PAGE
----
Summertime in Australia is often associated with enjoyable outdoor gatherings such as barbecues and picnics. However, it’s also a period commonly associated with foodborne illnesses, as bacteria enjoy the warm weather just as much as we do. Regardless of whether you’re preparing food indoors or outdoors, proper procedures must be practised in the interest of food safety.
Here are some tips on how to keep you and your guests safe as the warmer season approaches:
Be mindful of food temperature
A decent quality thermometer is an excellent tool for ensuring that cooked items are heated and maintained at the correct temperature to deter potentially harmful bacteria from making you and your guests ill. Simply checking the colour of cooked foods (particularly meats and fish) isn’t a reliable way of ascertaining that food is safe to eat.
Keep deli meats, seafood, dairy, and other perishable items chilled where possible. Ice, ice packs, and cooler bins are ideal for this purpose.
Watch your leftovers
Perishable items, such as raw or cooked meat, in particular, should not sit at room temperature in excess of 2 hours. During summer, when the temperature is at or over 32 degrees Celcius, this window is reduced to only 1 hour. Any food that has not been refrigerated within this time frame must be disposed of.
Don’t re-use marinades
Meat and poultry cooked on the barbecue during summer are often marinated first. However, care must be taken to ensure that your marinades don’t become breeding grounds for bacteria. All unused marinade must be disposed of to prevent raw meat juices from contaminating cooked foods. If you wish to use a portion of the marinade as a sauce for your meat once it’s cooked, save some before the meat is marinated in it.
Keep raw and cooked food separate
If, for example, you’re preparing to cook meat on the barbecue, uncooked items should be kept on their own tray or plate with a separate, clean tray or plate reserved for items as they come off the grill. Use separate tongs and other utensils for cooked and uncooked items.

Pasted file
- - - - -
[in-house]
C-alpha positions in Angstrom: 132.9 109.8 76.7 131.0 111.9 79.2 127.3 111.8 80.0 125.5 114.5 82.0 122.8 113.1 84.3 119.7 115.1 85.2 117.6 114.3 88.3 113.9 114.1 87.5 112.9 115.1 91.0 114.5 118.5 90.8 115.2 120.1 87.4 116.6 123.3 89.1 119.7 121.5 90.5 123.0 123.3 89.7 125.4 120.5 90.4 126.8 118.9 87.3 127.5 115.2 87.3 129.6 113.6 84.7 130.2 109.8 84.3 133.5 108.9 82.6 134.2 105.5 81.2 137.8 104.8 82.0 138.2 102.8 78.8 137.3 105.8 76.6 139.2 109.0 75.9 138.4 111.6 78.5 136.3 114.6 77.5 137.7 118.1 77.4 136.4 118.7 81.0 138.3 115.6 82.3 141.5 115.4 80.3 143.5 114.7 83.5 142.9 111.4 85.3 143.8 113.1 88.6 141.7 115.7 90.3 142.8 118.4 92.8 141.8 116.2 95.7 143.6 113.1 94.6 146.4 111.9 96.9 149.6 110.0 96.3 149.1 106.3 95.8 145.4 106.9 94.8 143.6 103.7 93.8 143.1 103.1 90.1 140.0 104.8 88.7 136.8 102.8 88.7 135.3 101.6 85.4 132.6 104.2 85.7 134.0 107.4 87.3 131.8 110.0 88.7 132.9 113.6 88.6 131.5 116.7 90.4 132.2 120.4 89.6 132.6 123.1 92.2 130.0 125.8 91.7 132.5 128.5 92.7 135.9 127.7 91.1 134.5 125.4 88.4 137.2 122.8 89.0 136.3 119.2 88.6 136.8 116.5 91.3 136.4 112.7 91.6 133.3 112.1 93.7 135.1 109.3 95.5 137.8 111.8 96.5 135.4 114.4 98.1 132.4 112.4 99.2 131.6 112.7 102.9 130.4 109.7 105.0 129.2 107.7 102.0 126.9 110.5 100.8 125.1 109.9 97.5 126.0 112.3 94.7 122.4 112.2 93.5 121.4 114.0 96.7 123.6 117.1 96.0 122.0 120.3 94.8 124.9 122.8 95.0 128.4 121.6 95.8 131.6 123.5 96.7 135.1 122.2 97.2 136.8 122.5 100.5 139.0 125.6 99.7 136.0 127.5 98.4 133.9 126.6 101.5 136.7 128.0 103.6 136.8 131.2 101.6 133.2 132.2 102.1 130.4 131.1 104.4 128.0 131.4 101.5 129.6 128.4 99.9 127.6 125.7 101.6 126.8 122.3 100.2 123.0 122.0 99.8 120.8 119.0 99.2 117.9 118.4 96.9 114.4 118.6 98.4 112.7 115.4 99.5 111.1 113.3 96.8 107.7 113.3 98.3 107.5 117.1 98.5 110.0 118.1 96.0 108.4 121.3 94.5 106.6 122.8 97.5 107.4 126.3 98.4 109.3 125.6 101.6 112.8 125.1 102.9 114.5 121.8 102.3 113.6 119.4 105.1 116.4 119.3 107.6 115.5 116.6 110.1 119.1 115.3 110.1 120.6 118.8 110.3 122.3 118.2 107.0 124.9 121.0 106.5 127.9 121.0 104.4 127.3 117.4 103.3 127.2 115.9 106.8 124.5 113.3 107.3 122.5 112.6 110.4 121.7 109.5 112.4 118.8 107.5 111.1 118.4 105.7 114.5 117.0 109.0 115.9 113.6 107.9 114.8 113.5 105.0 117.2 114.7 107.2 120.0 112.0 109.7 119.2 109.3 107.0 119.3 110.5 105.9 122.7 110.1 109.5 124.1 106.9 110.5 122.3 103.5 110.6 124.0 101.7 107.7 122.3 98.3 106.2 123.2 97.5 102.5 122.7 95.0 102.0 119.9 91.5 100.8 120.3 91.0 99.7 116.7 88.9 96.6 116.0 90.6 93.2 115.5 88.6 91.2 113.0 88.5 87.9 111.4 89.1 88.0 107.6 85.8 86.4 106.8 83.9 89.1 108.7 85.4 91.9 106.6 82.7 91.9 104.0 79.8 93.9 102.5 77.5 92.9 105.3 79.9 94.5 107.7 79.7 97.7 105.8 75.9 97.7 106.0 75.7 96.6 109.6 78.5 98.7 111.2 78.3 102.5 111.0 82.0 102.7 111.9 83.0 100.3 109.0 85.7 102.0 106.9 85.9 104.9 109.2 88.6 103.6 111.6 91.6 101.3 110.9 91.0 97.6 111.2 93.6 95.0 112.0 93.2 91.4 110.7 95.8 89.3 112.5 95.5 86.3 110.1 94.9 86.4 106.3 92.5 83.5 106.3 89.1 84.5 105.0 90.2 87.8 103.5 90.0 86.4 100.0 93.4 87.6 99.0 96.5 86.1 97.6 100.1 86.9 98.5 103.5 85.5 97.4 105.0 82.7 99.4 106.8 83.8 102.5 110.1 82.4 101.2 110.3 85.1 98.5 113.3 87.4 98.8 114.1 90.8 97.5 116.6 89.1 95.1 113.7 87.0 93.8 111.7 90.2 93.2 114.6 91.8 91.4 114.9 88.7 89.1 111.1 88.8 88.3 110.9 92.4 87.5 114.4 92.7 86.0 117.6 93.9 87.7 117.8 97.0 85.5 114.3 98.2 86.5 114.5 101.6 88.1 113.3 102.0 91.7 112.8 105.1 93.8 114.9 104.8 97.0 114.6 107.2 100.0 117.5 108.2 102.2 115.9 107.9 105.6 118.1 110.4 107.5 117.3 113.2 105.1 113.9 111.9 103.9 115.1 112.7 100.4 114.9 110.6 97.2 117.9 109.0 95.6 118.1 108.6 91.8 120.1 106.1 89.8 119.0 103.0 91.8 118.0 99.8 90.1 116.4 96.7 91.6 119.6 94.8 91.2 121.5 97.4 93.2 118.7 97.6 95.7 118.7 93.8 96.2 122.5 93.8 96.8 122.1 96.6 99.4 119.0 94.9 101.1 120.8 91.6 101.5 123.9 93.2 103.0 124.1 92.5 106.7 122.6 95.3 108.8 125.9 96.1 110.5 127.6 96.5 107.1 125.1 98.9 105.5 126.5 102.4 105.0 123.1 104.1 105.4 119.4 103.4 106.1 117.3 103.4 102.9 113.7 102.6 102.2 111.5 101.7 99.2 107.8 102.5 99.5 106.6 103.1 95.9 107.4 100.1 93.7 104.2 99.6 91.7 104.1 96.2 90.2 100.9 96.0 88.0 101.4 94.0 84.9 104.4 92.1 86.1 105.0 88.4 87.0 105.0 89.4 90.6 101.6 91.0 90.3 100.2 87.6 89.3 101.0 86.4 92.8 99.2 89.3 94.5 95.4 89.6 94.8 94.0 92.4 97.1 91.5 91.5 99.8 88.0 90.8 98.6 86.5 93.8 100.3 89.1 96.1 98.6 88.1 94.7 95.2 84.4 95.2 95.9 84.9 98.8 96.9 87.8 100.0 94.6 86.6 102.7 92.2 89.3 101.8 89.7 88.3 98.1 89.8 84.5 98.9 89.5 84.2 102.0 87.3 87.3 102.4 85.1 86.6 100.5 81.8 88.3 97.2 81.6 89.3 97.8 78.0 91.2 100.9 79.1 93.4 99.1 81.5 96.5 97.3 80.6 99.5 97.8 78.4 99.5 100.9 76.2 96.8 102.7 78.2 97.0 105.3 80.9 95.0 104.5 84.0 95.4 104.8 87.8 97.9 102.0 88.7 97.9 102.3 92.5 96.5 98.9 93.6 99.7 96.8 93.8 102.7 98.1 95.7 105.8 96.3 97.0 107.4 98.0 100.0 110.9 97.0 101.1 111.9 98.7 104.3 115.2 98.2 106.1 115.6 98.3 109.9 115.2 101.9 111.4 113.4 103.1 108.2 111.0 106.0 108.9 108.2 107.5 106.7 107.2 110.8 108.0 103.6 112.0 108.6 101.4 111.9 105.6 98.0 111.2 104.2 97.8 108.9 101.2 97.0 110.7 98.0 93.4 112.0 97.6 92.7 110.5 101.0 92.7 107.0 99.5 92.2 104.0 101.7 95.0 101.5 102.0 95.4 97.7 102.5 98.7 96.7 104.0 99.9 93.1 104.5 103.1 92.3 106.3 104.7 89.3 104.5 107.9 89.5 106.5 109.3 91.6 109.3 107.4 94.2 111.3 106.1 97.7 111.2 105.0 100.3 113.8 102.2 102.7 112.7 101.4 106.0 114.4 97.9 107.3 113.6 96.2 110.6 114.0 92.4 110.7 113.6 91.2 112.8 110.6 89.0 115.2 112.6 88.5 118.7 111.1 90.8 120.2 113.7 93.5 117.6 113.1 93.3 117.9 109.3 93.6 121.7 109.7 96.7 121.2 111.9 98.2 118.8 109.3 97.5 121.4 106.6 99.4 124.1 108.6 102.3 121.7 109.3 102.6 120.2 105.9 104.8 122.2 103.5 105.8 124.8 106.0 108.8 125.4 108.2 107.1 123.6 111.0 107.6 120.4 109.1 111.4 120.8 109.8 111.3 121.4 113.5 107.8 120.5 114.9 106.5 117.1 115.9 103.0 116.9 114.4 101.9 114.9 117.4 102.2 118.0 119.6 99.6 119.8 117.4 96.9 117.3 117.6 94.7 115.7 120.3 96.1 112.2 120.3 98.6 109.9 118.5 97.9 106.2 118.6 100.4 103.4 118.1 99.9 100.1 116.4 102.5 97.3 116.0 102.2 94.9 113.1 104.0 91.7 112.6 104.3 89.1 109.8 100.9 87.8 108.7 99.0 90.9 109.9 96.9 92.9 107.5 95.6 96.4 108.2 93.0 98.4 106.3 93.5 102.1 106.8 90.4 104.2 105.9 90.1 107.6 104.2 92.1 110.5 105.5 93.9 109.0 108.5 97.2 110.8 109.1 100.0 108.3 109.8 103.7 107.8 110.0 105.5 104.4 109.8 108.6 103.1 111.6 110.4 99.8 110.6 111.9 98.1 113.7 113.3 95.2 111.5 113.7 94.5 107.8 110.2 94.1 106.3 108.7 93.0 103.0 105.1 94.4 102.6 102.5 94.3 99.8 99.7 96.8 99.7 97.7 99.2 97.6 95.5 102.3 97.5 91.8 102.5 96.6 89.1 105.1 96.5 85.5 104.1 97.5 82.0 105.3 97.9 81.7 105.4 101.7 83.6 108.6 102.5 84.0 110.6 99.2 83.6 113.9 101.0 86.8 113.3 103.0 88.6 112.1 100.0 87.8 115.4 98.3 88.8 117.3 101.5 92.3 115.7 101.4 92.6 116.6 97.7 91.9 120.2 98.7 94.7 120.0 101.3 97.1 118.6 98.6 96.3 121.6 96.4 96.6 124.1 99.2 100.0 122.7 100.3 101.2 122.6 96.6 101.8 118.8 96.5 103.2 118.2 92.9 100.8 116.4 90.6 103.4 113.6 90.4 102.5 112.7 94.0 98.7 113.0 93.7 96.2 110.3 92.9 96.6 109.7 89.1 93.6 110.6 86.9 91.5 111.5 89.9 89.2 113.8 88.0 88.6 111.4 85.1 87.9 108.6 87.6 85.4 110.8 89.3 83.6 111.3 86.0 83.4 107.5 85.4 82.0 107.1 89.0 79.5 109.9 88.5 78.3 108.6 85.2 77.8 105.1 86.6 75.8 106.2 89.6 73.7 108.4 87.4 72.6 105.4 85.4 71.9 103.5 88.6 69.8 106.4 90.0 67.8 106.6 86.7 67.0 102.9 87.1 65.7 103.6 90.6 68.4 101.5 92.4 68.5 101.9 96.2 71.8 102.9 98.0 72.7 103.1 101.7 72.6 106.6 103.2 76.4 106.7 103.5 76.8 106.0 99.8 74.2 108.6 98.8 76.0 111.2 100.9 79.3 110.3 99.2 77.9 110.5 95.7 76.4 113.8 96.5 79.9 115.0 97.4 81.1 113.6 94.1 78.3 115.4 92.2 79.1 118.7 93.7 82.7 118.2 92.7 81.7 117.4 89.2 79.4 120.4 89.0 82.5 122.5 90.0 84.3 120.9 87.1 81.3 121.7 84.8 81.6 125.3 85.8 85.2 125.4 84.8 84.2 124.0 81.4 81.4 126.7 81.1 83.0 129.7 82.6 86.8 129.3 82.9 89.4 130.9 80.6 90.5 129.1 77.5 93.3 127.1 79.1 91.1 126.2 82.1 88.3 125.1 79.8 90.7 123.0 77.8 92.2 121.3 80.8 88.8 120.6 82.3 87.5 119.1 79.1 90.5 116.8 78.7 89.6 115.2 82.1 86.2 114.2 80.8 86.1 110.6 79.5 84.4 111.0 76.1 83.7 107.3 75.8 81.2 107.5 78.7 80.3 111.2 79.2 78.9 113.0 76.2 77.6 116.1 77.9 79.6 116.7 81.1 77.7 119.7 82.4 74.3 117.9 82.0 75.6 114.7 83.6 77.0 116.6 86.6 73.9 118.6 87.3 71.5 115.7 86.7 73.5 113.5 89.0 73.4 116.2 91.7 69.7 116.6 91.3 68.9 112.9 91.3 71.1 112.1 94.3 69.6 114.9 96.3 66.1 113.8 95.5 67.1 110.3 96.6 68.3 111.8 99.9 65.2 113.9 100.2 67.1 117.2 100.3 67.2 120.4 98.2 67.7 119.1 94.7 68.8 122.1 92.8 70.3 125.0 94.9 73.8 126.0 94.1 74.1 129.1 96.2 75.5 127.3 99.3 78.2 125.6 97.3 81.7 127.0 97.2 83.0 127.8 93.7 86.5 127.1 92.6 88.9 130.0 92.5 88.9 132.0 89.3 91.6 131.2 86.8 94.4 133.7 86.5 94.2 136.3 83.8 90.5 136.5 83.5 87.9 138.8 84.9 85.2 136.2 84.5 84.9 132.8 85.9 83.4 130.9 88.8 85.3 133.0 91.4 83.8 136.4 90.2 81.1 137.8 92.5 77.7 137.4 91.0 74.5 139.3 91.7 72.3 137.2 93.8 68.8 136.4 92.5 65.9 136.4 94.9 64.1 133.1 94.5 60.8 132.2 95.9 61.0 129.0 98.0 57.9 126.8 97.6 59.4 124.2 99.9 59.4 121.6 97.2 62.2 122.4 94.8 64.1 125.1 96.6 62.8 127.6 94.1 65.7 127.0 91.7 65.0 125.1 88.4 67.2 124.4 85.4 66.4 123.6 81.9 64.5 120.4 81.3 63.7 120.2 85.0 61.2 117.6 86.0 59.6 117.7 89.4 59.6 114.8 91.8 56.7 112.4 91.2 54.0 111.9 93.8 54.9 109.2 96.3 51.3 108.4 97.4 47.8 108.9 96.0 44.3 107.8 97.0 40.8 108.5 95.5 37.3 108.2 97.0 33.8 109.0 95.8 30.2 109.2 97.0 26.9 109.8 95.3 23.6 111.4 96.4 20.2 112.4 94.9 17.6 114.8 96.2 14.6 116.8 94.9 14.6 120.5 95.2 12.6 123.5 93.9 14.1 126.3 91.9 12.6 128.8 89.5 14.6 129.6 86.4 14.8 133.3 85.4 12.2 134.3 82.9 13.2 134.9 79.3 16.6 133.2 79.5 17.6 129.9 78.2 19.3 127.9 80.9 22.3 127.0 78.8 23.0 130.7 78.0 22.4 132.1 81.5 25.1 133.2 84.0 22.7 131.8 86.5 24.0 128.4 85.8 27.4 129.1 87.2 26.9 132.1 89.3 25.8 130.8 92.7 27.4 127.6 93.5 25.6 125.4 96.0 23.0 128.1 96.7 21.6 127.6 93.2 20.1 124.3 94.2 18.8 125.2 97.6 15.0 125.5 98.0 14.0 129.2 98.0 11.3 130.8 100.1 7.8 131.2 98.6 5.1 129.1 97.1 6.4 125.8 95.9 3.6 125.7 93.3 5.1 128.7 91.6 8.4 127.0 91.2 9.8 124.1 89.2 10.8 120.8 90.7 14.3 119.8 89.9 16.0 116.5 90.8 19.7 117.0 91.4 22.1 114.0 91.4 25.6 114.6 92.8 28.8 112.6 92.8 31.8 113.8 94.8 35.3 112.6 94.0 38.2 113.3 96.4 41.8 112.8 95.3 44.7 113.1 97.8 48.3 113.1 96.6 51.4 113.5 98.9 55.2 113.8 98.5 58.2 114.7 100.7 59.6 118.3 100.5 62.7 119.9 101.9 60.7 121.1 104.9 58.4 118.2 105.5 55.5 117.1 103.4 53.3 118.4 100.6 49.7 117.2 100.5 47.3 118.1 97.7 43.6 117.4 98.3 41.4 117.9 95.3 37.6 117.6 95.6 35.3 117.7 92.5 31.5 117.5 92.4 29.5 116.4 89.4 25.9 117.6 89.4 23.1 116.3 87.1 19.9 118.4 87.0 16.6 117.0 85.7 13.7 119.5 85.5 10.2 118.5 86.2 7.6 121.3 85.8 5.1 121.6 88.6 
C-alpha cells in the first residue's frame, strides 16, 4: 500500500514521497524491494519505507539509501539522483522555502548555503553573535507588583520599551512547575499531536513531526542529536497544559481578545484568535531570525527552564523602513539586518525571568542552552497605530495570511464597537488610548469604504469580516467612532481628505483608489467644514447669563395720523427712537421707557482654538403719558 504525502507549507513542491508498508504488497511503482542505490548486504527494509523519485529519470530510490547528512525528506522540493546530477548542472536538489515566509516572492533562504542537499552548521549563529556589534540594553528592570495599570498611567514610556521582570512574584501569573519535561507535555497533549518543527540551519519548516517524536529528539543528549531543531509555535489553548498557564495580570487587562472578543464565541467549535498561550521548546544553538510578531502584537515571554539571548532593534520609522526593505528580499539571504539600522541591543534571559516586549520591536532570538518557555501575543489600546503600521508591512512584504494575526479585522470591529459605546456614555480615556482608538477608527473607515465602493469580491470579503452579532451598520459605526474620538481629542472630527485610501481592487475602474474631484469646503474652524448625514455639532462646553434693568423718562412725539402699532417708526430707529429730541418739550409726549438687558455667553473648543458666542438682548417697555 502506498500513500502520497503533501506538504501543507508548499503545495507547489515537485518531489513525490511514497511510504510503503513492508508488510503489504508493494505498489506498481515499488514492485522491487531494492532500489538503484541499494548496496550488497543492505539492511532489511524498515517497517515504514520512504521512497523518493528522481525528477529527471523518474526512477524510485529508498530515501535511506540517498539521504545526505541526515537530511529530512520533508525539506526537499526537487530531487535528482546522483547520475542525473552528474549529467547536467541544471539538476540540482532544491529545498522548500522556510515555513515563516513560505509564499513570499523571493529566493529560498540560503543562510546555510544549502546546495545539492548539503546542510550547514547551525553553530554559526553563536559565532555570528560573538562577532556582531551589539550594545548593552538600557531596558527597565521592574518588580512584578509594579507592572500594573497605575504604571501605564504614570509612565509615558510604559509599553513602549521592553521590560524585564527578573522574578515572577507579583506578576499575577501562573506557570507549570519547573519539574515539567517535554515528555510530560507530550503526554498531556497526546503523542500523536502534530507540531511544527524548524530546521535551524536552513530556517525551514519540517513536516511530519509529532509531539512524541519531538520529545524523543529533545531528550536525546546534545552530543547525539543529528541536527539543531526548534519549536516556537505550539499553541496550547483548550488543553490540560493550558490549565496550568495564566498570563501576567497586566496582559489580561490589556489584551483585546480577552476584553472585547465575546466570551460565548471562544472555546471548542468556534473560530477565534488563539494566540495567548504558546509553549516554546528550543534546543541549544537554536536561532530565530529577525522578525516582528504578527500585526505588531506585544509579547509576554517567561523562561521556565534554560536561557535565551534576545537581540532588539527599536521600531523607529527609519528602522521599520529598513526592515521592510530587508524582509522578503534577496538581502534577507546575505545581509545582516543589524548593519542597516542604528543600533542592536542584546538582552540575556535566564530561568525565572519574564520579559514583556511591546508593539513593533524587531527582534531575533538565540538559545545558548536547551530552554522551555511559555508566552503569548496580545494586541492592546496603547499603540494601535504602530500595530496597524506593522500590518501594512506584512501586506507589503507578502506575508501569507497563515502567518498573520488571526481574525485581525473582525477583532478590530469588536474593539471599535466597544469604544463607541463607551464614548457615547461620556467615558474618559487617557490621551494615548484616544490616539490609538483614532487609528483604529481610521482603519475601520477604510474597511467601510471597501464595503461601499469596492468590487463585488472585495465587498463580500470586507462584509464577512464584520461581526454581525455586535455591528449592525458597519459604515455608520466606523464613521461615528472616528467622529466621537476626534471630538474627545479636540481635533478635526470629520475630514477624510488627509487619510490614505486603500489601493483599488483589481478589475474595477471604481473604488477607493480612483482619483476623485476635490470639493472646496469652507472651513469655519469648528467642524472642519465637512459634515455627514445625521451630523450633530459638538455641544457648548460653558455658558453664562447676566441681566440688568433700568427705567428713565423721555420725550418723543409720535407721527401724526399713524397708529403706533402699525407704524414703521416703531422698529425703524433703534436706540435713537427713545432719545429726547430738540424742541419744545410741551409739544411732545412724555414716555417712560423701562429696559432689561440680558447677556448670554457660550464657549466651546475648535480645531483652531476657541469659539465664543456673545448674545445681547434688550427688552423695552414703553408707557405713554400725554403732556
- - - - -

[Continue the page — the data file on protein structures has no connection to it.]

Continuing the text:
Keep things clean
Wash your hands thoroughly, especially after handling high protein foods like meat, fish, and poultry. It’s also a good idea to store uneaten food in clean containers before taking them home or storing them.
Thoroughly wash any fruit or vegetables that are to be served raw and clean any outdoor communal eating areas before serving food. Antiseptic wipes, sprays, and cleansers are the best tools for the job.
Dining outdoors during summer also opens up your food items to attention from bugs, birds, and other creatures. Keep an eye on your spread, and cover dishes and serving platters if food is to be left unattended even for a short time.
When transporting food to a picnic or barbecue venue, care should be exercised to ensure that food travels safely. Raw meats should be packed in their own containers in an insulated environment such as a cooler. Be mindful of where you place meat items whether cooked or uncooked. Select the coolest part of the vehicle, avoiding the heat of the boot or other areas where air conditioning may not reach.
Also, be careful when you shop for groceries, keeping the summer heat in mind. Use an insulated cooler bag for transporting perishable items back from the shops safely. Be quick to refrigerate meats and other items as soon as you return home.
Defrost meats correctly
Never leave frozen meats out to defrost on a countertop or outside in the heat, allowing dangerous bacteria to multiply. Plan things out ahead of time, for example, defrosting meats in advance in the refrigerator.
Wash reusable bags and containers
Bags and containers in which food is transported can potentially harbour harmful pathogens. Wash tote bags regularly to ensure that your food doesn’t pick up unwanted guests en route to your chosen venue. Keep all food storage containers (including coolers and eskies) scrupulously clean.
Be COVID safe
Even as COVID restrictions ease, always be on alert for potential issues. If you or anyone in your party exhibits symptoms such as fever, runny nose, or a cough, strongly consider postponing or cancelling your event pending the results of a COVID test.
If you’re considering entering the food industry and wish to learn more about food safety, The Australian Institute of Accreditation can supply you with the right certification. Peruse our food handling and safety courses today, or get in touch with us to find out more.